- Words by Benjamin VanHoose
Illustration by Mark Tabar
A look at television consumption pre- and post-internet, and why audiences can’t seem to let go of the past.
It’s just after 8 p.m. when Candice Harris sets her laptop on a table in a Koonce Hall lounge area. She had a stressful day of work and classes, and the last thing on her mind is the accumulating homework that she’ll have to tackle eventually.
Just not right now.
After taking a moment to get comfortable, Harris puts on a pair of bulky headphones and exults in the fact that she finally has a few hours to relax. She checks her phone one last time for any urgent emails or pressing assignments. Harris scrolls through her inbox one thumb swipe at a time when, out of the corner of her eye, she witnesses a stone-faced woman decapitate a trio of figures with the swing of a sword.
No one was hurt, of course. The now-headless beings was just visual effect trickery, and the weapon-wielding woman was merely an actress. Harris is simply catching up on her latest television binge: “The Walking Dead.”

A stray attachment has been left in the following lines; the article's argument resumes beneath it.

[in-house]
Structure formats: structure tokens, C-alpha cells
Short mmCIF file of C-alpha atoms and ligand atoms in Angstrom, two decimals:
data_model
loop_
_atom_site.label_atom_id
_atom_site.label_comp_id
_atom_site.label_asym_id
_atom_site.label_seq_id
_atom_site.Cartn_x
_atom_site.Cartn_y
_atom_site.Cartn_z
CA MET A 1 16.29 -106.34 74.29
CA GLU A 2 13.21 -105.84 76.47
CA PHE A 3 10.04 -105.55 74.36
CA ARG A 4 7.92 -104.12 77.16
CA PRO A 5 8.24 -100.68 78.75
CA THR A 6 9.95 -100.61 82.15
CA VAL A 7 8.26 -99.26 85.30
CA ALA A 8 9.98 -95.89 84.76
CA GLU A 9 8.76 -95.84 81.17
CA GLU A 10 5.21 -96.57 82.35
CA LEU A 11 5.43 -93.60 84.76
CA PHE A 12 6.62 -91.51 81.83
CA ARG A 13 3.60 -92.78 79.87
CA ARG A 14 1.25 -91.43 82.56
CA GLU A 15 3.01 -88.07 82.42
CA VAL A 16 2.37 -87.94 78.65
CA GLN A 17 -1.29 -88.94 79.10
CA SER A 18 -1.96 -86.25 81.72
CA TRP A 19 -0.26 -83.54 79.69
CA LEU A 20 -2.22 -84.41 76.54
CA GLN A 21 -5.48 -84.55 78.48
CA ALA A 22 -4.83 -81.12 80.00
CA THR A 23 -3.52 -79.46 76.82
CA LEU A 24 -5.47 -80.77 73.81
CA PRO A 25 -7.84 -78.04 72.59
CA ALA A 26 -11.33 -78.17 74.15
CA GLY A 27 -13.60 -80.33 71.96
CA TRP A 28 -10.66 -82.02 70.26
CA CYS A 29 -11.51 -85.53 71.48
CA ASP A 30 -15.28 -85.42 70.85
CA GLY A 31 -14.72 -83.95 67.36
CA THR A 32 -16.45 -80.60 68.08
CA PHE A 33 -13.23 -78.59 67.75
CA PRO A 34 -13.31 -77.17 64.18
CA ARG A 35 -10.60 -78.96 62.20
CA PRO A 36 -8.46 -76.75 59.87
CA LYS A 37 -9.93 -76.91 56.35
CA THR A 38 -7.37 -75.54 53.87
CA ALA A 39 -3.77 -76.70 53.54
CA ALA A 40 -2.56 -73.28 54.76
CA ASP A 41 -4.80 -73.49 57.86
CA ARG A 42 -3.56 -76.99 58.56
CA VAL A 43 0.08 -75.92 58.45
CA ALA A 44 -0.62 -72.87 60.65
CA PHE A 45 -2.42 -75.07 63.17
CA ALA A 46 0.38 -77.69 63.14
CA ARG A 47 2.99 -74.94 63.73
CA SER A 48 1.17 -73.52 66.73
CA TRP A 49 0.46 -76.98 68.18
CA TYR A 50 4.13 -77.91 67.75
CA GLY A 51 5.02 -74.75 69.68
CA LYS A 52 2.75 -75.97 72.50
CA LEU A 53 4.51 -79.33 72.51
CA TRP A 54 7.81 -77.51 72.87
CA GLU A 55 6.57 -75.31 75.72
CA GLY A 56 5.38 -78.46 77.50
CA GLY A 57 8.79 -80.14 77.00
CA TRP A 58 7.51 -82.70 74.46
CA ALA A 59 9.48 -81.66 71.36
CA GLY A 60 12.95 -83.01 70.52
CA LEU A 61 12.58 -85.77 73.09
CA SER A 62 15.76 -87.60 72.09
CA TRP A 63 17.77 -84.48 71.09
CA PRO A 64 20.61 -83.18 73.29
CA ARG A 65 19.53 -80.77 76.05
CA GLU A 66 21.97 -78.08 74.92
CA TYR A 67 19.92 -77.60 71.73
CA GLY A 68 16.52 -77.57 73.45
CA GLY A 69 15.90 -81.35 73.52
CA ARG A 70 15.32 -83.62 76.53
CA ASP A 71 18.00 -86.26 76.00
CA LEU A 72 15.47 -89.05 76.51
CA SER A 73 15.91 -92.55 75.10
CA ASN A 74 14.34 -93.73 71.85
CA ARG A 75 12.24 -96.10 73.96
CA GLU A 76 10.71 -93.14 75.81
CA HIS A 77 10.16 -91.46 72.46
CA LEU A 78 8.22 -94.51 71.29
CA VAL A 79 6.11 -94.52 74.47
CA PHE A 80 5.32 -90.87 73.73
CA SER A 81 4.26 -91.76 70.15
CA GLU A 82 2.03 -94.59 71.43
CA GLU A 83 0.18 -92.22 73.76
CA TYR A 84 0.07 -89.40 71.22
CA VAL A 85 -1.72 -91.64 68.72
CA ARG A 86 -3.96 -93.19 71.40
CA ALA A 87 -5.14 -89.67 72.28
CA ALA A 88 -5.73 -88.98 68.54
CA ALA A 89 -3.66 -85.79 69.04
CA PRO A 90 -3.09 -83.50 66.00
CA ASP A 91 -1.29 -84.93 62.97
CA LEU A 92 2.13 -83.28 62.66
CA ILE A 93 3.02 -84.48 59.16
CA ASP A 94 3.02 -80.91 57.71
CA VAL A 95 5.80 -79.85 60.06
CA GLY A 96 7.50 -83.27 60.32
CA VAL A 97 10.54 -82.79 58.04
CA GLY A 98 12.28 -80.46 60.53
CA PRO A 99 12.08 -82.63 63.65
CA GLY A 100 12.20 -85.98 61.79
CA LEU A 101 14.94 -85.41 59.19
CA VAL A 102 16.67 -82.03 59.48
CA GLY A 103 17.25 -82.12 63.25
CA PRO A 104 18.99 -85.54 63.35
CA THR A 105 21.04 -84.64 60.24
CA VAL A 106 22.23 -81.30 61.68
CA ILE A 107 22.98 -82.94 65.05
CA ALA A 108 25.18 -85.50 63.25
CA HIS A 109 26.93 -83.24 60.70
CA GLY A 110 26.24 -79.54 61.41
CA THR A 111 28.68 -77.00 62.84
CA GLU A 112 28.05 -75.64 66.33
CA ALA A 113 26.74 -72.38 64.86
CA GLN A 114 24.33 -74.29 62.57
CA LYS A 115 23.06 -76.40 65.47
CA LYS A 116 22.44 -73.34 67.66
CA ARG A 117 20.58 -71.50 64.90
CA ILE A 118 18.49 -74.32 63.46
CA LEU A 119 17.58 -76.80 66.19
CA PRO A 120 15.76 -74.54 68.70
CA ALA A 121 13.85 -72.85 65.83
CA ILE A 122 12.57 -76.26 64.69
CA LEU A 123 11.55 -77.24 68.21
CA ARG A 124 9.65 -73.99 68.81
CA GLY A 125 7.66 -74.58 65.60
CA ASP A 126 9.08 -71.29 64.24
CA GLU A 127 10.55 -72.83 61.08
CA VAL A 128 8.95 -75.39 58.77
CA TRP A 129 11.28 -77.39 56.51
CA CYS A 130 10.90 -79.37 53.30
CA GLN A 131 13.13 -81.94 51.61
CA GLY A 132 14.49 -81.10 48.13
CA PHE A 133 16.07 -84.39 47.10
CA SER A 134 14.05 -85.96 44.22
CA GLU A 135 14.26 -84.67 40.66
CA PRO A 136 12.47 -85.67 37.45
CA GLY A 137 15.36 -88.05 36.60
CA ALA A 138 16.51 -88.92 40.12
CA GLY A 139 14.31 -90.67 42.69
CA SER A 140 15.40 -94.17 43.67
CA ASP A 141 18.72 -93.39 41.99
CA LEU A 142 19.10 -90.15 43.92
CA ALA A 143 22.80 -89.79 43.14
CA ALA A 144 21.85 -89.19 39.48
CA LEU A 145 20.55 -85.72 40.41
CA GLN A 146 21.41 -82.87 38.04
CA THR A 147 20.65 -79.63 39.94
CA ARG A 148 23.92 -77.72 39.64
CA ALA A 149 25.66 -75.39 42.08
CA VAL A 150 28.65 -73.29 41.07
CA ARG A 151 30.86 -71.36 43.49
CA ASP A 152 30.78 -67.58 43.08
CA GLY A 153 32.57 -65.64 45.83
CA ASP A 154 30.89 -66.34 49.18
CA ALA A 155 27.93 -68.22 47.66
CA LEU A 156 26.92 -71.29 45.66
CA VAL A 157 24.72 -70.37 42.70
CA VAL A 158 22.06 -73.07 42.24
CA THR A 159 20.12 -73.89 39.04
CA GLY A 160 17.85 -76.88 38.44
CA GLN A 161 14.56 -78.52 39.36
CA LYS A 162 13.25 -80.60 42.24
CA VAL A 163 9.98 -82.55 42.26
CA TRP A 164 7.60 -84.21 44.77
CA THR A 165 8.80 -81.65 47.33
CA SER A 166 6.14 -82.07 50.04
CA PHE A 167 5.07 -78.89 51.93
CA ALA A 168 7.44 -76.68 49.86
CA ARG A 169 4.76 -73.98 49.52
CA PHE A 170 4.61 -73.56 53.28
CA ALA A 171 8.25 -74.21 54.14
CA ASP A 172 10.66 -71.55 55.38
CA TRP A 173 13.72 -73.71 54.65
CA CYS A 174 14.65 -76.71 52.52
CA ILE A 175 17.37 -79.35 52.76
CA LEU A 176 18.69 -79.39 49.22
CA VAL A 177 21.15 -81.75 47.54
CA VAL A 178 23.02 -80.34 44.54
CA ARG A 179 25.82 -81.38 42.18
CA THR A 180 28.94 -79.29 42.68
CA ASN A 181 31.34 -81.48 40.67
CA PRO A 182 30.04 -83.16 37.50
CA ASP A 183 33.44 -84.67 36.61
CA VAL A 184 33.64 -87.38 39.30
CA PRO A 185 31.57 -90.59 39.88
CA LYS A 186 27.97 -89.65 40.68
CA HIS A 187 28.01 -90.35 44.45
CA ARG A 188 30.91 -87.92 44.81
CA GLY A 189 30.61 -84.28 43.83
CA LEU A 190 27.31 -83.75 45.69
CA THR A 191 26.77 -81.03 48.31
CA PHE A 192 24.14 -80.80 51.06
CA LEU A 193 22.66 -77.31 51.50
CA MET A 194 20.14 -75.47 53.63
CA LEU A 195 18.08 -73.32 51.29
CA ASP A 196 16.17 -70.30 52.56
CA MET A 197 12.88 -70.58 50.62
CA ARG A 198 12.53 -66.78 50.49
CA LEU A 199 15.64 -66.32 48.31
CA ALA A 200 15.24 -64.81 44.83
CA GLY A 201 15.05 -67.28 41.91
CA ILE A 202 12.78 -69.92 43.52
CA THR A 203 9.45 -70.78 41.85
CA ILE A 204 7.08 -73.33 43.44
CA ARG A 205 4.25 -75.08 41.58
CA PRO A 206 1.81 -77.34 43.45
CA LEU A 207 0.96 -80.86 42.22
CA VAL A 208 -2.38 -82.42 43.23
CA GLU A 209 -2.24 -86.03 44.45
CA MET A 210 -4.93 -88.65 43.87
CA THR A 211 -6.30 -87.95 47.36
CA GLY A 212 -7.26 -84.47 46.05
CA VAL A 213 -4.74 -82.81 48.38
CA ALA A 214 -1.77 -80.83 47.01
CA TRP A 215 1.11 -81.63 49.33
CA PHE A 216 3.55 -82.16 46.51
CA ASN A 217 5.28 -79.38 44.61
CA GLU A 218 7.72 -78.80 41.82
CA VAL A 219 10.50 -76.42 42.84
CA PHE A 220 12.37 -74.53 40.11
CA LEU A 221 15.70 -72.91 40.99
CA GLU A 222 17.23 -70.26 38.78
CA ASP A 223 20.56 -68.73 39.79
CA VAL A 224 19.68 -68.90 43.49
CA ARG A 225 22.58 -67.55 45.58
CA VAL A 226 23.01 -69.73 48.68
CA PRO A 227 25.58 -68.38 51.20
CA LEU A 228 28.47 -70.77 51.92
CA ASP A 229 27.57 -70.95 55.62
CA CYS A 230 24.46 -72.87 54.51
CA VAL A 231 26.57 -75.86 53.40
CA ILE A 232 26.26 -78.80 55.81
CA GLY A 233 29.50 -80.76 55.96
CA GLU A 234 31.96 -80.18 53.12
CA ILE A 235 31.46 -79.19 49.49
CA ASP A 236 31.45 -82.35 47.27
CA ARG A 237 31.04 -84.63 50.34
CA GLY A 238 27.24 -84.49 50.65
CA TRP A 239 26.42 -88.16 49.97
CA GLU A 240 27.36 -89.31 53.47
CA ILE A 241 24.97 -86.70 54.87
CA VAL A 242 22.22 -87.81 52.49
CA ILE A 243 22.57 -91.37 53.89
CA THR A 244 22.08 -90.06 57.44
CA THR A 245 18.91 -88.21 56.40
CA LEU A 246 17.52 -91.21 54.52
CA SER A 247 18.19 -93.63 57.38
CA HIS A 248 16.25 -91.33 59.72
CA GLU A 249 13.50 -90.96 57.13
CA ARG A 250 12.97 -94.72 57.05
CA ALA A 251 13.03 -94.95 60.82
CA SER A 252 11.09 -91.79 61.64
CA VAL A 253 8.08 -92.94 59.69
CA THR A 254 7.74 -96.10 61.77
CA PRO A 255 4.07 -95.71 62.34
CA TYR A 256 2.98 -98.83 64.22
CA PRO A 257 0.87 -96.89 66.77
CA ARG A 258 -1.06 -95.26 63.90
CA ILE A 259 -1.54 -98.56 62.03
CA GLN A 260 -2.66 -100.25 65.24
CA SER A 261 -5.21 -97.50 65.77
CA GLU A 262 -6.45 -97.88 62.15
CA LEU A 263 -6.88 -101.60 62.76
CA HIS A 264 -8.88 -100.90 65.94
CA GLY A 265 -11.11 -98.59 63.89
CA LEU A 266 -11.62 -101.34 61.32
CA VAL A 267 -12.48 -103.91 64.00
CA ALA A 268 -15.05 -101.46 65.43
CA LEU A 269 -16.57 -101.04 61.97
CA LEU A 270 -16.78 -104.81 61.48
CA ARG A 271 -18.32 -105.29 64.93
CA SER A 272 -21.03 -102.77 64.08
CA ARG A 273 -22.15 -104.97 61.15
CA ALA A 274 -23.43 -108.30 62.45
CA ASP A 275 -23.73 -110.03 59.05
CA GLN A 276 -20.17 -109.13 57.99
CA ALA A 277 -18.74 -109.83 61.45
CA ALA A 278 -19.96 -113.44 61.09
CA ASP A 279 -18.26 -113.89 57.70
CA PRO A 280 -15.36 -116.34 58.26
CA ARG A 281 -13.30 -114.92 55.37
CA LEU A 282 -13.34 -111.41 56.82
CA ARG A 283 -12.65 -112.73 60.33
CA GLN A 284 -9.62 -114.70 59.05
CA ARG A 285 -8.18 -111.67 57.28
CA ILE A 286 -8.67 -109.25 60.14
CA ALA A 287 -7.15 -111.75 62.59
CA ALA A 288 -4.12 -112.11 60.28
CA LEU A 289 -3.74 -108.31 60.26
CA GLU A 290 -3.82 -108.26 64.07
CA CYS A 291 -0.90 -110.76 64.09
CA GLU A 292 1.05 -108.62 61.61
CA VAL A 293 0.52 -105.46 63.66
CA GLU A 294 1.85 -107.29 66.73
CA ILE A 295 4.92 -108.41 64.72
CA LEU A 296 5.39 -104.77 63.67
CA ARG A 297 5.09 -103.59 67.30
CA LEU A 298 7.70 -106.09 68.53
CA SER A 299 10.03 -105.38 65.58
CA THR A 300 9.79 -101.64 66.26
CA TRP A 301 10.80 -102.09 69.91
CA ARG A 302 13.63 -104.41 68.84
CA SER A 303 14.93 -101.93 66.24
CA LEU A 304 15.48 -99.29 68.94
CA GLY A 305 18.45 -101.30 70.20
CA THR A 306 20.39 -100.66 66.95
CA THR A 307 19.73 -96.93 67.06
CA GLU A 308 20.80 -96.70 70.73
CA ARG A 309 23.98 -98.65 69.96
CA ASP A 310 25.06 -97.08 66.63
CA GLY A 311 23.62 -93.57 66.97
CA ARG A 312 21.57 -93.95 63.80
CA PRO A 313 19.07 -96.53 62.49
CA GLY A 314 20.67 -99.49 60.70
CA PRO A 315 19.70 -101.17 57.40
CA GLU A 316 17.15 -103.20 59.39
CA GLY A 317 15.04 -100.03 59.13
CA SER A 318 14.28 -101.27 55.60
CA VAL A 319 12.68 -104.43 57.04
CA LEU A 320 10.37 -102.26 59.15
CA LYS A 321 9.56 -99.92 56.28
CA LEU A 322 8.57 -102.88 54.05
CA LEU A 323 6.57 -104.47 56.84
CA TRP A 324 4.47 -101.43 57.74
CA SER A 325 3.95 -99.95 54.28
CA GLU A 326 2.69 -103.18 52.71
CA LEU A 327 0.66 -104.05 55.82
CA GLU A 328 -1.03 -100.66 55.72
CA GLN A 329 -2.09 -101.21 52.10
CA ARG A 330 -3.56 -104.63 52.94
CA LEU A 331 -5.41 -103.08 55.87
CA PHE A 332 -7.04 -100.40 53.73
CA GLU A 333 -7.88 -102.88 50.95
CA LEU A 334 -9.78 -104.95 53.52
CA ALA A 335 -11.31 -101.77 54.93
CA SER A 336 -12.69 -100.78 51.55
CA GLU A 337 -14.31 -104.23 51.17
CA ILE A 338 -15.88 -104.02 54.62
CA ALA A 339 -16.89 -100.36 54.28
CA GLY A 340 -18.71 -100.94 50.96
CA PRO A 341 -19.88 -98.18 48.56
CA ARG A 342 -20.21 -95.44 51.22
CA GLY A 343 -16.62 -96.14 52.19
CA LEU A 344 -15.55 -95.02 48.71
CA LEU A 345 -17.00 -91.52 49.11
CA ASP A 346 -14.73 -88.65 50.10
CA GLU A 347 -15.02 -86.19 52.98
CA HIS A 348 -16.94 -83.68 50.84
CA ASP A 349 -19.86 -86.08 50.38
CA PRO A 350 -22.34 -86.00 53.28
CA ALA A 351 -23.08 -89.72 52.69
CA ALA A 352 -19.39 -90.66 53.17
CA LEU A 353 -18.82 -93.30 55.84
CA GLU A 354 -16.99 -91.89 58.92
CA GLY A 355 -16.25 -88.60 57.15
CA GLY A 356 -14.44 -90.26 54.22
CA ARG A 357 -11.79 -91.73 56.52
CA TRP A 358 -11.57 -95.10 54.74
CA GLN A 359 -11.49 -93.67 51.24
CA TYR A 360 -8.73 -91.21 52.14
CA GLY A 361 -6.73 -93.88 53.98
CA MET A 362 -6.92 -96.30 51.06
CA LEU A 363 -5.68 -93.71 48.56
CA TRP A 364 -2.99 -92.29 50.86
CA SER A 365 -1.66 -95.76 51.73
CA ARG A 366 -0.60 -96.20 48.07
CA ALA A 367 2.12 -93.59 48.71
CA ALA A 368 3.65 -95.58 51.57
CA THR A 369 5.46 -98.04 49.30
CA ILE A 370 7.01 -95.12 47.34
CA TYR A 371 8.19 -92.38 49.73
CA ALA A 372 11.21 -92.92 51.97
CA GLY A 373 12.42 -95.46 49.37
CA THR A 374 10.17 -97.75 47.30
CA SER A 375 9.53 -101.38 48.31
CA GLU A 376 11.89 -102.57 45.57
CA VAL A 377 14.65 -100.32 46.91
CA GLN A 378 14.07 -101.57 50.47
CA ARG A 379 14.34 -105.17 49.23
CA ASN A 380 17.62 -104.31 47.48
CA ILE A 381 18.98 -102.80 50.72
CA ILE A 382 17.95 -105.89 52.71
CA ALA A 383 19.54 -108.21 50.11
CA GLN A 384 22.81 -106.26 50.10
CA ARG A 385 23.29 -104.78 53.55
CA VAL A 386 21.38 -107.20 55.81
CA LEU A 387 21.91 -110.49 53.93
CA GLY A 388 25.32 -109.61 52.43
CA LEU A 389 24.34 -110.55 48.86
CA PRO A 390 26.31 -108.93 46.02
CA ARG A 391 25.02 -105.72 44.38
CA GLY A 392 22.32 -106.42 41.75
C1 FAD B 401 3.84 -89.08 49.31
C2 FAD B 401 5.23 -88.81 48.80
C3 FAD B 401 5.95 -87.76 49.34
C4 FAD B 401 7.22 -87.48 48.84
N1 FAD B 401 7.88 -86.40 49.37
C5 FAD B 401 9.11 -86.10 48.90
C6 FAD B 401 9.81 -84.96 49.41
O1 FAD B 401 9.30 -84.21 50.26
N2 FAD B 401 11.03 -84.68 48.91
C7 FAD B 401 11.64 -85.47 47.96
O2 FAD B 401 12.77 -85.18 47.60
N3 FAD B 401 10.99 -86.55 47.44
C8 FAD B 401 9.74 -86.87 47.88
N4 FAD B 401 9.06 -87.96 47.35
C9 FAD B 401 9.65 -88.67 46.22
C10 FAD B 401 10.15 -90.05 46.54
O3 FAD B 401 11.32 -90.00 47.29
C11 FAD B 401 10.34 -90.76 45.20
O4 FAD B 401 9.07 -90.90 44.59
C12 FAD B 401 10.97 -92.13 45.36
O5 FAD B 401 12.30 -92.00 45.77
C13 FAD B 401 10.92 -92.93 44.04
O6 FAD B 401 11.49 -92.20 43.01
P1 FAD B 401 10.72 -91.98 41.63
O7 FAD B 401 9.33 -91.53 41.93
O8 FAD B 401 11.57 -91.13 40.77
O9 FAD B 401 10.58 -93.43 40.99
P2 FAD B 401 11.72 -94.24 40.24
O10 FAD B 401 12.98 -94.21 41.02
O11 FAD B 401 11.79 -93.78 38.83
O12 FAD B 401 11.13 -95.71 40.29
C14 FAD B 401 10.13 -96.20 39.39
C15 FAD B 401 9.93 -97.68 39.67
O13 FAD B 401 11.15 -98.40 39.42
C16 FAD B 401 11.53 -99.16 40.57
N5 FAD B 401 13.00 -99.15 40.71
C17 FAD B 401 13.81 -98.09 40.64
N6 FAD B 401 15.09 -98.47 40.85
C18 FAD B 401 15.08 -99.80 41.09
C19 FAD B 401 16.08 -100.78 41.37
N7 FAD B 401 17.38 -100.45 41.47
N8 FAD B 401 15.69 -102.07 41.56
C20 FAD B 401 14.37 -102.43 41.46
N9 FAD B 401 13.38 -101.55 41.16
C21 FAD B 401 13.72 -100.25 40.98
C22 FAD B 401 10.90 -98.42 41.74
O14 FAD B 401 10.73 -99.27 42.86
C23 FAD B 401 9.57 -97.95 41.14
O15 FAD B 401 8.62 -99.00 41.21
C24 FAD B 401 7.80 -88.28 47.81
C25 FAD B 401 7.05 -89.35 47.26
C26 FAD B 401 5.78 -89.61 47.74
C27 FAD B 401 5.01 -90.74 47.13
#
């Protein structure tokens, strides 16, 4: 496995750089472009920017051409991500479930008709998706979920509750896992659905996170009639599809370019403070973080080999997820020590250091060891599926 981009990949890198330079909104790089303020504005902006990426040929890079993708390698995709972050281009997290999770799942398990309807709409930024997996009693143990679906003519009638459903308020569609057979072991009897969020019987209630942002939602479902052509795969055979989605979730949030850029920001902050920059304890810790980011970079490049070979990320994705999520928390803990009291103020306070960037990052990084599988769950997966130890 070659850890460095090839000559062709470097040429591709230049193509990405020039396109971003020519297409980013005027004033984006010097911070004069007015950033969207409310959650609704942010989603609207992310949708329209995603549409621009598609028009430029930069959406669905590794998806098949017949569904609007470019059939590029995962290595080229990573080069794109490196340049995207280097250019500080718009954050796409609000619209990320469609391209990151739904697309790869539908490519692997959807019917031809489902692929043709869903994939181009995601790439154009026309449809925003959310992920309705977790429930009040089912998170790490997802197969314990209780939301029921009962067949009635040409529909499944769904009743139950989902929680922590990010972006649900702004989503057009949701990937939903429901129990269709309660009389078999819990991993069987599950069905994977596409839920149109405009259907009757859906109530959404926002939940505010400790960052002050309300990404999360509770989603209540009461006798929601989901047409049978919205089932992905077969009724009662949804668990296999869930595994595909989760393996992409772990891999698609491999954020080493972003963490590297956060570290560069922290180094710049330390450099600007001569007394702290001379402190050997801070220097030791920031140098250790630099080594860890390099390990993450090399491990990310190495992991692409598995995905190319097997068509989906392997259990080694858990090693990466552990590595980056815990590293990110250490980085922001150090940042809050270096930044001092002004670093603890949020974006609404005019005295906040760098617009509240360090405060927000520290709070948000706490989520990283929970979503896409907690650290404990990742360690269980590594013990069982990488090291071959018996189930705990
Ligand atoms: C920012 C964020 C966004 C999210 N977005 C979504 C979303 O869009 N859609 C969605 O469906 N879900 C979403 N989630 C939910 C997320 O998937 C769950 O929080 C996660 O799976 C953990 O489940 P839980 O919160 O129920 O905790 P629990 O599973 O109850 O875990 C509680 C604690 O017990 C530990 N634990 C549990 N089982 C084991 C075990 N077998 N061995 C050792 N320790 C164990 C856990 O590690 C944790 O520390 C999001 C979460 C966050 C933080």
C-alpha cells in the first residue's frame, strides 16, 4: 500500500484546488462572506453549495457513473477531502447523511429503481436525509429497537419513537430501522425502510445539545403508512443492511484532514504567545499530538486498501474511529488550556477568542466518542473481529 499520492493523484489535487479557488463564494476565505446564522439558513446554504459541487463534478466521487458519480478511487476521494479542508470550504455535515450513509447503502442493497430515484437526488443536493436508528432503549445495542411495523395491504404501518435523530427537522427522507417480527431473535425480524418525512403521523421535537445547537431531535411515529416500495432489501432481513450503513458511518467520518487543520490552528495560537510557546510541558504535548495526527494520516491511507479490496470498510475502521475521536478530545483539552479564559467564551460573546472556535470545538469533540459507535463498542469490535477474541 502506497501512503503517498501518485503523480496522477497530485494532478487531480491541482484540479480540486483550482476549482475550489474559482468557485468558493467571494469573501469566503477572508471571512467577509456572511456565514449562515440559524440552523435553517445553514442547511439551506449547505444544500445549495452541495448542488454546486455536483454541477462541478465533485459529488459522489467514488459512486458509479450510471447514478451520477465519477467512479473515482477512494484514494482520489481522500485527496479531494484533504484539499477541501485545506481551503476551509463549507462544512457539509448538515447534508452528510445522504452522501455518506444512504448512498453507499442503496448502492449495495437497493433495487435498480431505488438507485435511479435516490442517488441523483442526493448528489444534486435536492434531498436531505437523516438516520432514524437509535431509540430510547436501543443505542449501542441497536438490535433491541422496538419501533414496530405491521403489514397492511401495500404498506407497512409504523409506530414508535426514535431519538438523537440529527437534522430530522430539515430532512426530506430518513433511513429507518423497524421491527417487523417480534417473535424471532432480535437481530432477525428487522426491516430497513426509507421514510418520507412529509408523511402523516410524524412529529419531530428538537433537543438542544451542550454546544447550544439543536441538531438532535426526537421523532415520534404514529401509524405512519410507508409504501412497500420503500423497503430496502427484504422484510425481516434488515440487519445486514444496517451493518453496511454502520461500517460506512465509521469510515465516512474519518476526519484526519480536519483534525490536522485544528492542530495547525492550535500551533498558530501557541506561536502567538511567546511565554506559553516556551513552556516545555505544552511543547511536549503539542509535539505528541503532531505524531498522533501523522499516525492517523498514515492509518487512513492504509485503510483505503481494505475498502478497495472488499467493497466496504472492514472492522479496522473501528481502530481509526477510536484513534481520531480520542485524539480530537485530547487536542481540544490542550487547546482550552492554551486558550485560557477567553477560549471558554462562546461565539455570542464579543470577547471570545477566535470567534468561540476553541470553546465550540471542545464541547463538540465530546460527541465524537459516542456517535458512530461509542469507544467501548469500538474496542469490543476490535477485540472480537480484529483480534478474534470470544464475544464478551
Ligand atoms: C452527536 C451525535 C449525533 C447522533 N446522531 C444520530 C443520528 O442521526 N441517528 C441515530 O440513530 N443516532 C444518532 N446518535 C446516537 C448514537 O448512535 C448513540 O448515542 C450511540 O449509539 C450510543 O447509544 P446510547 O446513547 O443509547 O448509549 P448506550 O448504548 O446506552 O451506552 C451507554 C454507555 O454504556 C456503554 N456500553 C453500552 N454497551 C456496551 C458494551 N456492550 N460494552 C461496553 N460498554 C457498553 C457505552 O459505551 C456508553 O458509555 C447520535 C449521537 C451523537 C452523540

With a gasp, then a chuckle, Harris laughs off her moment of shock, slightly embarrassed with her concern for the characters she has come to care for over the course of several seasons. She sets her phone aside, losing herself in the bright computer screen.
Harris, a junior studying communication studies, is one of millions who participate in binge-watching, or the act of marathon-viewing a TV series multiple hours at a time. Long-form, serialized television content has never been more accessible or readily-available, thanks to modern technology.
“When I really want to watch something, it’s all I can think about,” Harris says. “I can’t focus on a lecture or studying—I just can’t wait to get back to watching my show.”
Just because it is easy, though, doesn’t mean it is harmless. Some studies link binge-watching to depression, and even deem the viewing trend a public health concern on par with other addictions.
While today it seems like a Netflix account is a given in every household, the entertainment giant didn’t launch its instant streaming service until 2007. At the time, the online component to a Netflix subscription was like a novelty add-on, something to toy with but never a replacement to the mailed out DVDs.
So as little as 10 years ago, the world had to either rent or buy physical copies of series, or wait for the almighty broadcasting gods to air a desired program on TV. Either option is sure to sound equally as archaic to today’s tech-savvy youth, spoiled by high-speed Wi-Fi and On Demand.